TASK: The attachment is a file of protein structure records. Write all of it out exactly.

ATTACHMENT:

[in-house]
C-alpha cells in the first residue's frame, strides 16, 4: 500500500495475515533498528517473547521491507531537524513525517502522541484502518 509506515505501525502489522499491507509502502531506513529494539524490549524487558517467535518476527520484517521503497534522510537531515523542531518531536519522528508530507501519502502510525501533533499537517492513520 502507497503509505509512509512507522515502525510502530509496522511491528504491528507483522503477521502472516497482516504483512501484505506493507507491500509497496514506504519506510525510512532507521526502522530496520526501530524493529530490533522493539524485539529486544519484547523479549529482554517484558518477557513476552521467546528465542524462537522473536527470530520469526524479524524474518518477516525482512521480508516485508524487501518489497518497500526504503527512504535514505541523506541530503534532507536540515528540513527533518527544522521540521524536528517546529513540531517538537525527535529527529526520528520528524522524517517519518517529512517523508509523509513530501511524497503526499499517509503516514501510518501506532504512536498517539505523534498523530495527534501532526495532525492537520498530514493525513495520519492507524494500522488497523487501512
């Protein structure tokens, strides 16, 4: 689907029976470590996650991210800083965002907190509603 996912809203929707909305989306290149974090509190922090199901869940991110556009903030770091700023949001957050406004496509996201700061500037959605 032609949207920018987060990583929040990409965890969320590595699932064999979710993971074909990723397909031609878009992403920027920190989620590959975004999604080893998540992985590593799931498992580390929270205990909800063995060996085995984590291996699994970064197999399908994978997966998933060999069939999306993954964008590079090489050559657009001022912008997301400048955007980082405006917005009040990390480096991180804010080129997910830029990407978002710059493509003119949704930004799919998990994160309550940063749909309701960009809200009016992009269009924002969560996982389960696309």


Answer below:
[in-house]
C-alpha cells in the first residue's frame, strides 16, 4: 500500500495475515533498528517473547521491507531537524513525517502522541484502518 509506515505501525502489522499491507509502502531506513529494539524490549524487558517467535518476527520484517521503497534522510537531515523542531518531536519522528508530507501519502502510525501533533499537517492513520 502507497503509505509512509512507522515502525510502530509496522511491528504491528507483522503477521502472516497482516504483512501484505506493507507491500509497496514506504519506510525510512532507521526502522530496520526501530524493529530490533522493539524485539529486544519484547523479549529482554517484558518477557513476552521467546528465542524462537522473536527470530520469526524479524524474518518477516525482512521480508516485508524487501518489497518497500526504503527512504535514505541523506541530503534532507536540515528540513527533518527544522521540521524536528517546529513540531517538537525527535529527529526520528520528524522524517517519518517529512517523508509523509513530501511524497503526499499517509503516514501510518501506532504512536498517539505523534498523530495527534501532526495532525492537520498530514493525513495520519492507524494500522488497523487501512
């Protein structure tokens, strides 16, 4: 689907029976470590996650991210800083965002907190509603 996912809203929707909305989306290149974090509190922090199901869940991110556009903030770091700023949001957050406004496509996201700061500037959605 032609949207920018987060990583929040990409965890969320590595699932064999979710993971074909990723397909031609878009992403920027920190989620590959975004999604080893998540992985590593799931498992580390929270205990909800063995060996085995984590291996699994970064197999399908994978997966998933060999069939999306993954964008590079090489050559657009001022912008997301400048955007980082405006917005009040990390480096991180804010080129997910830029990407978002710059493509003119949704930004799919998990994160309550940063749909309701960009809200009016992009269009924002969560996982389960696309």